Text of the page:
Software development companies typically provide more assurances and resources than the other options – but they also come in all shapes, sizes, and levels of reliability. They are also typically motivated by profit, and accordingly will often seek to add work for the sake of billing for it, even if that work doesn’t make sense for your project. If you don’t have technical expertise, it’s important to keep this in mind as you look for companies and try to factor this into any contract.
One way to gain confidence in a company is to ask for a free consultation (feel free to ask them to sign a non-disclosure agreement so that they are legally prohibited from taking your idea and building it themselves), and see how the company approaches this. If they just listen, and tell you that everything is great, they can do it all, etc. – this is a potential red flag. If they listen, ask insightful questions, clearly lay out their process, and offer some ideas that could benefit your idea or save time and money – then they are more likely to have an ethos of partnership rather than a goal of extracting as much money as they can from a project.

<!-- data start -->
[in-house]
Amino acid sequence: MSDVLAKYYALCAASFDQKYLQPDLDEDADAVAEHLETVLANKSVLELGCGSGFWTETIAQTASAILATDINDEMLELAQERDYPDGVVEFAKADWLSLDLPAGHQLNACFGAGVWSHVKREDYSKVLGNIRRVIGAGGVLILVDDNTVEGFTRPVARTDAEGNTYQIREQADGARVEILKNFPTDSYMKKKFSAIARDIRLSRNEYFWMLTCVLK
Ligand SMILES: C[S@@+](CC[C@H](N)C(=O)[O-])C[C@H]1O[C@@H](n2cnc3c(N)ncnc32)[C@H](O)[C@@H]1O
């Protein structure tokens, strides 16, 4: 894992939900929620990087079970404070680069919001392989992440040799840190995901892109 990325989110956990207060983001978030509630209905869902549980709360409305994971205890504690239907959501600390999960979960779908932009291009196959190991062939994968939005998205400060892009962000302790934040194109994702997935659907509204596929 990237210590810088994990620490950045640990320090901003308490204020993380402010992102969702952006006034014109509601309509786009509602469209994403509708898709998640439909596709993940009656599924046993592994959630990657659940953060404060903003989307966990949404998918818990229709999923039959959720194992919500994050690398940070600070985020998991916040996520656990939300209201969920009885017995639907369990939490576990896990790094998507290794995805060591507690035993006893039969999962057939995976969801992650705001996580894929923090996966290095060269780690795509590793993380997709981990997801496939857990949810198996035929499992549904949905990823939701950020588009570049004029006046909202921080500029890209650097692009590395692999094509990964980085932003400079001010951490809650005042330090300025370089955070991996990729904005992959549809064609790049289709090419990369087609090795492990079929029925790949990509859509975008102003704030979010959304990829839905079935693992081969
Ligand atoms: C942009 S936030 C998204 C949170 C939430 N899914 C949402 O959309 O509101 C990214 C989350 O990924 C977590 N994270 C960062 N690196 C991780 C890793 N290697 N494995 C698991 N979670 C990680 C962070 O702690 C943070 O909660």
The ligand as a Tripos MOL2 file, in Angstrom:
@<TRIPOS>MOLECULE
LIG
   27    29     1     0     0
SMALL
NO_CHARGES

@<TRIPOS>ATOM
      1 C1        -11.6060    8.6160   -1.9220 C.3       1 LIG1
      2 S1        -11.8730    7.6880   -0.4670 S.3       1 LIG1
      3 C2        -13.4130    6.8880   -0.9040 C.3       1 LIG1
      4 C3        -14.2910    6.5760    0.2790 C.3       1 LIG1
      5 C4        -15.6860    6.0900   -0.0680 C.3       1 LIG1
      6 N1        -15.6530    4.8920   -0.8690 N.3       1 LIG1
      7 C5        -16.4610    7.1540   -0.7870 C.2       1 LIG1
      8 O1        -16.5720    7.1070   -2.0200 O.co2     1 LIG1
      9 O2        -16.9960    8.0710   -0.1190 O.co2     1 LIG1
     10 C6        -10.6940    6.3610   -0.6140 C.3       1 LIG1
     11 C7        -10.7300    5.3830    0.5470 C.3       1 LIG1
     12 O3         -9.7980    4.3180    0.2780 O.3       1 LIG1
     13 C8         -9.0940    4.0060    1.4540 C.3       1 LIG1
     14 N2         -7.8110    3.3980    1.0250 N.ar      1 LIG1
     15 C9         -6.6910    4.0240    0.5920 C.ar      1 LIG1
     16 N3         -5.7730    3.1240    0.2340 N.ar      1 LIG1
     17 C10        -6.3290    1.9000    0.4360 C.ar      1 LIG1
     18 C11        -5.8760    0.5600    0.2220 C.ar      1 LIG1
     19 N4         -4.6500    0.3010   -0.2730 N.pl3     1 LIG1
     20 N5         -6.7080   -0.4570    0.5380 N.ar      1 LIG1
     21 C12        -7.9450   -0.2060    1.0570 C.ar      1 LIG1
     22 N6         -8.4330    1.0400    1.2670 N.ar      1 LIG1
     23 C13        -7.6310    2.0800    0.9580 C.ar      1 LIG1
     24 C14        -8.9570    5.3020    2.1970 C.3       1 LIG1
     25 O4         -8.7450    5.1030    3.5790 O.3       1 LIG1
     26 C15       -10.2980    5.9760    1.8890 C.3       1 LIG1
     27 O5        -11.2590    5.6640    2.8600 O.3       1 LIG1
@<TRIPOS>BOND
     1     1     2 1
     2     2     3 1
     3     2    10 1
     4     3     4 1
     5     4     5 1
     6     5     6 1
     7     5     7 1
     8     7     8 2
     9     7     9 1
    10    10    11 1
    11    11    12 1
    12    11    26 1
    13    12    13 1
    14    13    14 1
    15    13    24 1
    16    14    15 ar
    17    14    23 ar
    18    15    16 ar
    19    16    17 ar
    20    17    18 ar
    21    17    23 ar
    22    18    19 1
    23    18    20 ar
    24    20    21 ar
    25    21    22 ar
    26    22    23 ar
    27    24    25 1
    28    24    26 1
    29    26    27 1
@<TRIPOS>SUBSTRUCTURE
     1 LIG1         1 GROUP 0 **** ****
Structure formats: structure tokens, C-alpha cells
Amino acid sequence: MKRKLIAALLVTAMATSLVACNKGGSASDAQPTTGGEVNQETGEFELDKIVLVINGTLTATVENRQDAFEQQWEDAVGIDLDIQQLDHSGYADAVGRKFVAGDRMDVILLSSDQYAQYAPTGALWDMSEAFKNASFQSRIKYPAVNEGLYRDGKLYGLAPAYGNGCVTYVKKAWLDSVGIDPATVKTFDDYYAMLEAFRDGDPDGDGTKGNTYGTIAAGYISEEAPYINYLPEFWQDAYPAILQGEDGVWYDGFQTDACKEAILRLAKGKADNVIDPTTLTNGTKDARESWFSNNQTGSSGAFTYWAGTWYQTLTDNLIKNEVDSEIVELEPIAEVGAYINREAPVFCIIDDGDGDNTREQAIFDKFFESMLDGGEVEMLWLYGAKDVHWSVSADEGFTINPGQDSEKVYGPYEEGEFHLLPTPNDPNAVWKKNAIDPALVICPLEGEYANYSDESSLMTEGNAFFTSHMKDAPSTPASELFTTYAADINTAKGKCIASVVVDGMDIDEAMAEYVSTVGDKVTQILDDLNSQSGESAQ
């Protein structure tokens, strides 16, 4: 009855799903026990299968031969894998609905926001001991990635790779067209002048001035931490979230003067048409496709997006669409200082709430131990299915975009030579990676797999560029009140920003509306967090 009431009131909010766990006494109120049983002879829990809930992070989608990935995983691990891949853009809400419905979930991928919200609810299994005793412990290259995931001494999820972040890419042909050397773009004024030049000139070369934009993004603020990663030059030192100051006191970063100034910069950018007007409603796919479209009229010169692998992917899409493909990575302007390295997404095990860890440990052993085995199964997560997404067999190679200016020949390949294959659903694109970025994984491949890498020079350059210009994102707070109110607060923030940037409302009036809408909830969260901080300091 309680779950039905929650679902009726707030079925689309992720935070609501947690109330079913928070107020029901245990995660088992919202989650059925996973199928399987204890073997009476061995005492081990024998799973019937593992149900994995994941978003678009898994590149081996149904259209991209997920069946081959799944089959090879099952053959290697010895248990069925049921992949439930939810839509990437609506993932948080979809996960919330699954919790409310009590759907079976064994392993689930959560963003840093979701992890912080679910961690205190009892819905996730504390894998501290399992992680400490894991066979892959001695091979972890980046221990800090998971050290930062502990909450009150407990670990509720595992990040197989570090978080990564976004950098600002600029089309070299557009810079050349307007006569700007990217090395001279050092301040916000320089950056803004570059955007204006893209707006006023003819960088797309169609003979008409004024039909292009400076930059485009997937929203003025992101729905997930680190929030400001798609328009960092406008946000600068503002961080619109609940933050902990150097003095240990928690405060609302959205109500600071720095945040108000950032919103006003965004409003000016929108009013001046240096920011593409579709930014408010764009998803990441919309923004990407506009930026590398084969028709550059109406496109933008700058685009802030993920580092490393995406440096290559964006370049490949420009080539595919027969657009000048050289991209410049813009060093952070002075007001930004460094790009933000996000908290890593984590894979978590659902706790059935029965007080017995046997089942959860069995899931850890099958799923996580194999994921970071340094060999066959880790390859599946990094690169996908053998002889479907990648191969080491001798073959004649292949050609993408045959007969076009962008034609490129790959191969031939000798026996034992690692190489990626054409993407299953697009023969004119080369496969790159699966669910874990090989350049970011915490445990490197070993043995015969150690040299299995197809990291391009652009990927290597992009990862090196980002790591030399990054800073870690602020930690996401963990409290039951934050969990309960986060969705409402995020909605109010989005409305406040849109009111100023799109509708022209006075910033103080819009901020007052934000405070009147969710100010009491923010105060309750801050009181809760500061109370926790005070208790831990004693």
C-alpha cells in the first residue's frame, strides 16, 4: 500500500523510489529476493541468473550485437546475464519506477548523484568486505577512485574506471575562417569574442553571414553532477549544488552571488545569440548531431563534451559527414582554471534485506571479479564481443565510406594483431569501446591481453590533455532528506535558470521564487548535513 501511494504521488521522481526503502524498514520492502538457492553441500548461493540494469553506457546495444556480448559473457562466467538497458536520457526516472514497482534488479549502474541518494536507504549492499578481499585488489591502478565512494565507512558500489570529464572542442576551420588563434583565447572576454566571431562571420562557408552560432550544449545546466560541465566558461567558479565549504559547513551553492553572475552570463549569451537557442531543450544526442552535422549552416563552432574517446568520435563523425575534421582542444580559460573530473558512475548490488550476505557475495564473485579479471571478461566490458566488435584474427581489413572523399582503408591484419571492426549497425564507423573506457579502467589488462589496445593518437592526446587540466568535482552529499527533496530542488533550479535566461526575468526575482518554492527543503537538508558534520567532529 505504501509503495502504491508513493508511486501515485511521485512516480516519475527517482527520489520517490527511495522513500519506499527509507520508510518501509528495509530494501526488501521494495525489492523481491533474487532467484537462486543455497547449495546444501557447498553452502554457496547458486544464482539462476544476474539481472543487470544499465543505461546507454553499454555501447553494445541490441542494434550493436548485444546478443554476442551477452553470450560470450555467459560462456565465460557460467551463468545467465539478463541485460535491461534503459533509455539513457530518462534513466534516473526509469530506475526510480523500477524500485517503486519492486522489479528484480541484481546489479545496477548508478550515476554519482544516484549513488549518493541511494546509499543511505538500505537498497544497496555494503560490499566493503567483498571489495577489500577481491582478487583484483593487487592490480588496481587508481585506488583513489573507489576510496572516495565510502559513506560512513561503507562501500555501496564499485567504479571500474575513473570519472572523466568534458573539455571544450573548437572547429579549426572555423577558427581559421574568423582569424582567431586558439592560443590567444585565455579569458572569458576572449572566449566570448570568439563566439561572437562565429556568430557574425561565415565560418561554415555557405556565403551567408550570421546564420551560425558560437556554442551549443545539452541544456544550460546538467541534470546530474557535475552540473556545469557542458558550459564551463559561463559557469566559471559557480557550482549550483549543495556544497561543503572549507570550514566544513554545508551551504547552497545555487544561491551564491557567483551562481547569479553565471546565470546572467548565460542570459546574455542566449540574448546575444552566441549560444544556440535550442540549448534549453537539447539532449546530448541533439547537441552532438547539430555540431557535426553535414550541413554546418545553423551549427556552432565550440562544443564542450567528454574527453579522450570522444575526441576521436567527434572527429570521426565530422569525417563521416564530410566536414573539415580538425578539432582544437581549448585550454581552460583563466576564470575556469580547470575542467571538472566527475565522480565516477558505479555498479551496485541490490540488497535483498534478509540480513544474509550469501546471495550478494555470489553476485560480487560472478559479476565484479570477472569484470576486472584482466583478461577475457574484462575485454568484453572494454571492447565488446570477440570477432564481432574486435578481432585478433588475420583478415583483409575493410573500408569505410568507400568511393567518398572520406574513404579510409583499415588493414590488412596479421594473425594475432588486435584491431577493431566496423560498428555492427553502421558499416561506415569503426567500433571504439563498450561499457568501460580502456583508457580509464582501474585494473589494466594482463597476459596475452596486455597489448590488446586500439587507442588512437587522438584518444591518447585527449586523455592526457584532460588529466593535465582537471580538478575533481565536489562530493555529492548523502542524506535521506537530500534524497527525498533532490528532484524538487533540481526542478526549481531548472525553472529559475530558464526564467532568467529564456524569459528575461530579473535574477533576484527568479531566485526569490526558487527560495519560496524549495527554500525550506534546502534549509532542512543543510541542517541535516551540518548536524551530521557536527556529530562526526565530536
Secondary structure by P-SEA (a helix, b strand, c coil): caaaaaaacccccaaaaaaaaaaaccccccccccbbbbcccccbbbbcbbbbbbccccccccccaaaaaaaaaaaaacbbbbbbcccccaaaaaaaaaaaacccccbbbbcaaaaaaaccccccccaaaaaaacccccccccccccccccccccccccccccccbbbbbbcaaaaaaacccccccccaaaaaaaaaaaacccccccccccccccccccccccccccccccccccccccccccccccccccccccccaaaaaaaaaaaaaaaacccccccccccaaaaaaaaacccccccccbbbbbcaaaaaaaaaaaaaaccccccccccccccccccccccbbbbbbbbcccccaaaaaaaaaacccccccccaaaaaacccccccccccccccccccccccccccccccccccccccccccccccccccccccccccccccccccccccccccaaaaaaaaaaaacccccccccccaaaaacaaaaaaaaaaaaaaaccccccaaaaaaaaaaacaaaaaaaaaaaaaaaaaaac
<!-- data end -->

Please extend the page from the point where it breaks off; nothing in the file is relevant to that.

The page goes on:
Where does YourCTO fit in?
I started YourCTO because I faced a similar dilemma to what you might be facing. I had an idea for a software product, some money to spend on developing the idea, but no clue how to make software or vet and find a reliable technology team. In my case, I was lucky to get some good advice, early on, urging me not to hire a CTO right away. I ended up hiring an individual developer to start, then moved to a small company when we needed to build out the product more – and finally, after some time realized I did need a CTO, and at that point was able to find a great person to fill this role.
Our philosophy is very simple – we want to help people realize their ideas. We aren’t in this to get rich, or empty your bank account – but rather to help make your idea a reality, and to do so in an affordable way. We pride ourselves on providing clients with honest advice and making sure they understand the software development process well before we even get started. If we aren’t the right fit – we’ll tell you. If we think you could scale back your idea and save a lot of money – we’ll tell you. At the very least, we’re always happy to provide a free consultation that will help you learn more about the software development process in general – whether or not you decide to work with us we want to help equip you with the knowledge to find the best solution for you.
If you are ready to start building your dreams: